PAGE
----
Is you goal to buy parts form the same vendor that you would normally buy them form anyway, or find a dude selling new parts he didnt use? Some vendors do offer discounted prices at shows, but others dont bring all the stuff so you may want to call ahead to confirm hes bringing it. Another idea is to contact sellers of parts ( non businesses) and have them bring the parts to the show. If the parts are bigger you can save the shipping there too.


I wish I'd had a chance to get on that linkage stuff this weekend b/c the damned thing popped off AGAIN today just as I was getting on the Grand Central by LaGuardia.

Thankfully, the lane I was in turned into an exit lane for a gas station so I drifted in there at about 5mph. But crap, that thing is getting dangerous! Gonna get outside later w/ some zip ties and see what I can do.



dan i thought you where installing the scat set up....should be using nut and bolt...not the set post...they will always pop off matt
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Re: '73/1500

Postby D-A-N » Mon Jun 11, 2012 6:46 pm

volksbugusa wrote:
D-A-N wrote:
Raj wrote:Spring tension on the carb is kinda user specific. I agree there should be enough tension to return the carbs to idle, but some people like to have a lot of tension on the pedal. The tension may cause unneeded stress on the cables, so keep that in mind. Your set up will be some where in the middle. Some people make some cool setups and if you are like me, most things on the car will be swapped out for upgrades over the years.

Is you goal to buy parts form the same vendor that you would normally buy them form anyway, or find a dude selling new parts he didnt use? Some vendors do offer discounted prices at shows, but others dont bring all the stuff so you may want to call ahead to confirm hes bringing it. Another idea is to contact sellers of parts ( non businesses) and have them bring the parts to the show. If the parts are bigger you can save the shipping there too.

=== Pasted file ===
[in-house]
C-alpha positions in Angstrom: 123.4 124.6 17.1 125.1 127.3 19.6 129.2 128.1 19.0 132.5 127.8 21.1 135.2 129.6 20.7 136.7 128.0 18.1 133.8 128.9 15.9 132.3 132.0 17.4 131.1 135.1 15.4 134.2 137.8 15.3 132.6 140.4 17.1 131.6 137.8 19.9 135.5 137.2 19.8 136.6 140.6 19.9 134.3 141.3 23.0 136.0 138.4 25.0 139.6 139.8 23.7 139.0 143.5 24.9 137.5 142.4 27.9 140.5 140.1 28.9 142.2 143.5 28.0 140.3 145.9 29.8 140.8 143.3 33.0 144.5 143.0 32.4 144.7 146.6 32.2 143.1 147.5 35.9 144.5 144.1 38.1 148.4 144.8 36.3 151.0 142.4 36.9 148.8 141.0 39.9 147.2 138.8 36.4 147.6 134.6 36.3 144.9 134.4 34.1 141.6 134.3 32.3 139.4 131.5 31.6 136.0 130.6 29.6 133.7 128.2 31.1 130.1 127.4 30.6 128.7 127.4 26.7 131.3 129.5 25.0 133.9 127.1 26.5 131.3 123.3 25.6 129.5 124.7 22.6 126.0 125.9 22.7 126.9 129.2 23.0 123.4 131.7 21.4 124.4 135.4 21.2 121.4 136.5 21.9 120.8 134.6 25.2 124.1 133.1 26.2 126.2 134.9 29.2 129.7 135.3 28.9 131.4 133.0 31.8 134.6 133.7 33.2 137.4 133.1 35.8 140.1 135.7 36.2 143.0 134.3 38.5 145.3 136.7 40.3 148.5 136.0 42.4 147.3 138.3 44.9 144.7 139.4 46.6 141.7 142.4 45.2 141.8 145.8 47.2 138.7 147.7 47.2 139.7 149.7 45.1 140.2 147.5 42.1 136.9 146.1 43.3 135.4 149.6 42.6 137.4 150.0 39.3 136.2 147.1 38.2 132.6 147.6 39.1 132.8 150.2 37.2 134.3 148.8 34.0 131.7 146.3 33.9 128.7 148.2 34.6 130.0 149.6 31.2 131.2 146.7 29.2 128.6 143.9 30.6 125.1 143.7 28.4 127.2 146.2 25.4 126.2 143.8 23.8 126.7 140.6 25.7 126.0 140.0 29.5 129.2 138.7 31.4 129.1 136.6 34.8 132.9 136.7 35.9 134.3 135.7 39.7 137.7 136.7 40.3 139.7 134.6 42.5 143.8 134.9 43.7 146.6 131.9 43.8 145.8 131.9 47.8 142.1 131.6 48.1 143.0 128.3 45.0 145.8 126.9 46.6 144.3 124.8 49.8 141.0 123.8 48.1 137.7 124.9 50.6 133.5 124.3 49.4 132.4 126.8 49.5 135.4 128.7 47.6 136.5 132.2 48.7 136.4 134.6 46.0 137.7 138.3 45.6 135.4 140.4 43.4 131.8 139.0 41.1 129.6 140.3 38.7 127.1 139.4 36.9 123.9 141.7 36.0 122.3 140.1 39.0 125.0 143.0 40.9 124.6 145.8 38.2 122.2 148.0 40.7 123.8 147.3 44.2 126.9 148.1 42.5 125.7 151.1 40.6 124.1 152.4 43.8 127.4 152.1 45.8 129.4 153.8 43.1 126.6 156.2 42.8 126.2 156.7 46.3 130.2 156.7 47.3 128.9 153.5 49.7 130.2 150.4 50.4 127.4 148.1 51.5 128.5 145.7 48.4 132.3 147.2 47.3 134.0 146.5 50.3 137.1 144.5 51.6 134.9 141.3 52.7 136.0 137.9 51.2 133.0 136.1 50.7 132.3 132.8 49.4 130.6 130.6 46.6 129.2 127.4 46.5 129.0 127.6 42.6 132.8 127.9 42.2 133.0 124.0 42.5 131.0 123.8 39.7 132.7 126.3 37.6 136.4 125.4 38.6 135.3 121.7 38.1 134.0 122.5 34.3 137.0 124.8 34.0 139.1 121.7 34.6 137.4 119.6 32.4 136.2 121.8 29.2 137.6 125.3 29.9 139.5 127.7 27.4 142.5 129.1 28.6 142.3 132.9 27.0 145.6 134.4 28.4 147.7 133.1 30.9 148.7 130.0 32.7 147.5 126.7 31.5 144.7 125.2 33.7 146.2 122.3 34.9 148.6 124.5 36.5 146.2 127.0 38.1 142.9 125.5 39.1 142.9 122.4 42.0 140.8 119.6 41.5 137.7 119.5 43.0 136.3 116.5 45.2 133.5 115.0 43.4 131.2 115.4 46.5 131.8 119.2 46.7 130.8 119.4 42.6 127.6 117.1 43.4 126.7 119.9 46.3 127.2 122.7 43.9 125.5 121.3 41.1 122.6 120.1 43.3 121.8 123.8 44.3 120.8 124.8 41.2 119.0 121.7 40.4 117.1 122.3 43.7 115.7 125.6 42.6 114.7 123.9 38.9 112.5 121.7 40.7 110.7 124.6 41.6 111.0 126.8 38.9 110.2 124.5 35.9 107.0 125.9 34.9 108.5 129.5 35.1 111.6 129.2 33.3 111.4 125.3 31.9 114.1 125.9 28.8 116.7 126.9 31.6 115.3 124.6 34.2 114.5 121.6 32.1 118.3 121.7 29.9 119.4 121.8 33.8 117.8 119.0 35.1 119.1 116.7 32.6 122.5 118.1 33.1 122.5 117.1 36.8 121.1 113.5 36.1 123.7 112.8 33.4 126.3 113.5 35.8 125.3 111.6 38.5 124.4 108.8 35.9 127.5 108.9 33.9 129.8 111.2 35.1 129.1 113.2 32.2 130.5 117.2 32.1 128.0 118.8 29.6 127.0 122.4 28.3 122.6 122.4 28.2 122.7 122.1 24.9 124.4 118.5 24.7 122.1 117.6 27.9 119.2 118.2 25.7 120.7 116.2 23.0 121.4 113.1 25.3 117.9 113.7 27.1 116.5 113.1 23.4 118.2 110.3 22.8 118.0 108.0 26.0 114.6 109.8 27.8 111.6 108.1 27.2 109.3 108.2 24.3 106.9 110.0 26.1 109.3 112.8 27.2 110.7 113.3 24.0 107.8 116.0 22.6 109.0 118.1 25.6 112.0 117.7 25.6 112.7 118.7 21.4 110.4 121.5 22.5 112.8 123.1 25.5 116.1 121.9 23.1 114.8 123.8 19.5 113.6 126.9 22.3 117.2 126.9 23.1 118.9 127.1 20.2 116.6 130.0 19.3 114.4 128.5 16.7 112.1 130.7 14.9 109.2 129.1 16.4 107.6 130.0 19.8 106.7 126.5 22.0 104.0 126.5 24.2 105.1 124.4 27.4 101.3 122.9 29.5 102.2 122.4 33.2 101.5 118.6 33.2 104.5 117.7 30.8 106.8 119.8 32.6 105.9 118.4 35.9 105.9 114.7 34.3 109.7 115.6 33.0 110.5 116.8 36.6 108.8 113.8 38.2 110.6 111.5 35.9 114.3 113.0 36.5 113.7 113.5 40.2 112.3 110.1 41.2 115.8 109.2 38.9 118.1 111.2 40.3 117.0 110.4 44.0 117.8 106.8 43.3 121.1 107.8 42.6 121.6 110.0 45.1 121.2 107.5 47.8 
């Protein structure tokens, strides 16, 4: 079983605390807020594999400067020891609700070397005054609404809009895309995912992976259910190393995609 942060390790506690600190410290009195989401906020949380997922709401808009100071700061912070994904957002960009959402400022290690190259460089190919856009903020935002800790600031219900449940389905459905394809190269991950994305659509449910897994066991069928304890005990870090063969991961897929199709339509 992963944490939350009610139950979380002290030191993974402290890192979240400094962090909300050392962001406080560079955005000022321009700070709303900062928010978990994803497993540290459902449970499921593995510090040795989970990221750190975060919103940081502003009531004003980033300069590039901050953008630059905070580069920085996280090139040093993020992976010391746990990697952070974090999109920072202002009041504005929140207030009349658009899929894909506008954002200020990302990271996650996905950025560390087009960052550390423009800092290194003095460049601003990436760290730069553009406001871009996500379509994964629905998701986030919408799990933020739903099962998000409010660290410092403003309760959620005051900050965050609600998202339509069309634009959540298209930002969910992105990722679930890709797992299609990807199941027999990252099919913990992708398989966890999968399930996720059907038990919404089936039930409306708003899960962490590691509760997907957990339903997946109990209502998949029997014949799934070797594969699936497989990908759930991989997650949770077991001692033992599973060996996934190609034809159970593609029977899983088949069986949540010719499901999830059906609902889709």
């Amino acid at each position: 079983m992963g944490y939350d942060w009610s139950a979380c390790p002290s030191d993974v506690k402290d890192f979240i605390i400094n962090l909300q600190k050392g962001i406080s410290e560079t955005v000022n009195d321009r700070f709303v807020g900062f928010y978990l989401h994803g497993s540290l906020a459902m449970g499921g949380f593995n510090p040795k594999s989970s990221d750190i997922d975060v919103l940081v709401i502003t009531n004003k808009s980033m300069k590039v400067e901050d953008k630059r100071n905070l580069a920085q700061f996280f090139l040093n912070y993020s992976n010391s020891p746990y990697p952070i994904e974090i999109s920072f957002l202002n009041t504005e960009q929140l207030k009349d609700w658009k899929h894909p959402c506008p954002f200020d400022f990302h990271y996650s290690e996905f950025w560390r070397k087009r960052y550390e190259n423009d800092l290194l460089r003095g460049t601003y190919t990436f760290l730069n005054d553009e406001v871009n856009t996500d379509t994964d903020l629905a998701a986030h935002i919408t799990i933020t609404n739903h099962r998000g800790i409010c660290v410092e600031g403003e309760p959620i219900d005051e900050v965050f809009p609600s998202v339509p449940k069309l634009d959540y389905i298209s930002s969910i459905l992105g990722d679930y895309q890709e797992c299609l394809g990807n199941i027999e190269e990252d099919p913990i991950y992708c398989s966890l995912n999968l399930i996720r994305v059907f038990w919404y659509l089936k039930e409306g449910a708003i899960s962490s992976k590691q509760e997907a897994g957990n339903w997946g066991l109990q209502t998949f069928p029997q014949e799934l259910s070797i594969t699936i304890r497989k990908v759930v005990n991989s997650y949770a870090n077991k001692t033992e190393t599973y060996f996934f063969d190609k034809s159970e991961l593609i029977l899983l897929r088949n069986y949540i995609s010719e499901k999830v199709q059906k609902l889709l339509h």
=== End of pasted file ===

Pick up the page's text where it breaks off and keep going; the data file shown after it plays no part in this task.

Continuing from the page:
I wish I'd had a chance to get on that linkage stuff this weekend b/c the damned thing popped off AGAIN today just as I was getting on the Grand Central by LaGuardia.

Thankfully, the lane I was in turned into an exit lane for a gas station so I drifted in there at about 5mph. But crap, that thing is getting dangerous! Gonna get outside later w/ some zip ties and see what I can do.



dan i thought you where installing the scat set up....should be using nut and bolt...not the set post...they will always pop off matt



I was going to but we got so wrapped up in working on the Squareback this whole weekend that I had nothing left for installing the Scat linkage. Learned my lesson.....Got to stay focused!
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Re: '73/1500

Postby D-A-N » Wed Jun 20, 2012 4:09 pm

So one of our window regulators decided to crap out today and I can't get our passenger side window to roll up.

I got in the car and the window rolled down fine.

When I went to get out and close the window, the part the crank screws into made a nasty sound like something was being stripped. Now the window won't go up. Tried removing the crank and using a vice grip to roll up. The knob spins a bit but the window doesn't move at all.

I'm assuming the regulator is shot.

Is there a way I can get the window up and keep it closed until I can get a new regulator? It's hot as all hell on my treeless street so I'd like some advice before I go out there and sweat my beard off.
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Re: '73/1500

Postby Glenn » Wed Jun 20, 2012 4:17 pm

If you can't crank it closed, you can remove the door panel, unbolt the window from the regulator and use a piece of wood to hold it closed.
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Re: '73/1500

Postby D-A-N » Wed Jun 20, 2012 4:37 pm

Glenn wrote:If you can't crank it closed, you can remove the door panel, unbolt the window from the regulator and use a piece of wood to hold it closed.



Just when I was waiting for a neighbor to get me a piece of wood, I cursed at the thing real loud for making me sweat so bad, and sprayed it with WD-40. Damn window got so scared it jumped right up and into place. :twisted:
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Re: '73/1500

Postby Big_kid » Wed Jun 20, 2012 4:45 pm

Can you PM me that magic chant? My buggy doesn't have windows, but there's plenty of other things that need "gentle persuasion" from time to time and the right combination of words would be a good thing to know.
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Re: '73/1500